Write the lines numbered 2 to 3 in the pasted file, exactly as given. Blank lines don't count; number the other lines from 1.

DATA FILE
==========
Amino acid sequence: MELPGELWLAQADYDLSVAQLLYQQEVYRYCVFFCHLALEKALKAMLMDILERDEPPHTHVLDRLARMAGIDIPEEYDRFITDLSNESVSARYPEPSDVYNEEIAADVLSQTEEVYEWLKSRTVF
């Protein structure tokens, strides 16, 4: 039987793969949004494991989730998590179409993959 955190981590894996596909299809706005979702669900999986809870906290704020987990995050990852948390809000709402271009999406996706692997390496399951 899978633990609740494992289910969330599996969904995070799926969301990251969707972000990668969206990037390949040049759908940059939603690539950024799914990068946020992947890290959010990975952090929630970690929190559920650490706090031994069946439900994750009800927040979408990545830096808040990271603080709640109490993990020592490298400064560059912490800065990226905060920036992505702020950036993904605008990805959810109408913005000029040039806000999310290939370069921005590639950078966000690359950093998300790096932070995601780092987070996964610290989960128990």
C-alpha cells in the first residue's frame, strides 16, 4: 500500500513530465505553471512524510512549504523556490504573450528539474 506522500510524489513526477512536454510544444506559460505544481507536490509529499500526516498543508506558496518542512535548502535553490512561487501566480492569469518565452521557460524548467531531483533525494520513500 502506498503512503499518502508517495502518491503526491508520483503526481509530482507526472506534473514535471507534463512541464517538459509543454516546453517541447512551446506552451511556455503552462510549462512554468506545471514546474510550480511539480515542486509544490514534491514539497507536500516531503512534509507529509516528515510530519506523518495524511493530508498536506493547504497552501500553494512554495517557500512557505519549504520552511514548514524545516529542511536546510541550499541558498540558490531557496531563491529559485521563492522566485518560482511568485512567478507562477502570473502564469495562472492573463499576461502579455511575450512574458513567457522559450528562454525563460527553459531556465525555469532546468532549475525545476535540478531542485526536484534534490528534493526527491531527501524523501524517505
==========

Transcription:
């Protein structure tokens, strides 16, 4: 039987793969949004494991989730998590179409993959 955190981590894996596909299809706005979702669900999986809870906290704020987990995050990852948390809000709402271009999406996706692997390496399951 899978633990609740494992289910969330599996969904995070799926969301990251969707972000990668969206990037390949040049759908940059939603690539950024799914990068946020992947890290959010990975952090929630970690929190559920650490706090031994069946439900994750009800927040979408990545830096808040990271603080709640109490993990020592490298400064560059912490800065990226905060920036992505702020950036993904605008990805959810109408913005000029040039806000999310290939370069921005590639950078966000690359950093998300790096932070995601780092987070996964610290989960128990």
C-alpha cells in the first residue's frame, strides 16, 4: 500500500513530465505553471512524510512549504523556490504573450528539474 506522500510524489513526477512536454510544444506559460505544481507536490509529499500526516498543508506558496518542512535548502535553490512561487501566480492569469518565452521557460524548467531531483533525494520513500 502506498503512503499518502508517495502518491503526491508520483503526481509530482507526472506534473514535471507534463512541464517538459509543454516546453517541447512551446506552451511556455503552462510549462512554468506545471514546474510550480511539480515542486509544490514534491514539497507536500516531503512534509507529509516528515510530519506523518495524511493530508498536506493547504497552501500553494512554495517557500512557505519549504520552511514548514524545516529542511536546510541550499541558498540558490531557496531563491529559485521563492522566485518560482511568485512567478507562477502570473502564469495562472492573463499576461502579455511575450512574458513567457522559450528562454525563460527553459531556465525555469532546468532549475525545476535540478531542485526536484534534490528534493526527491531527501524523501524517505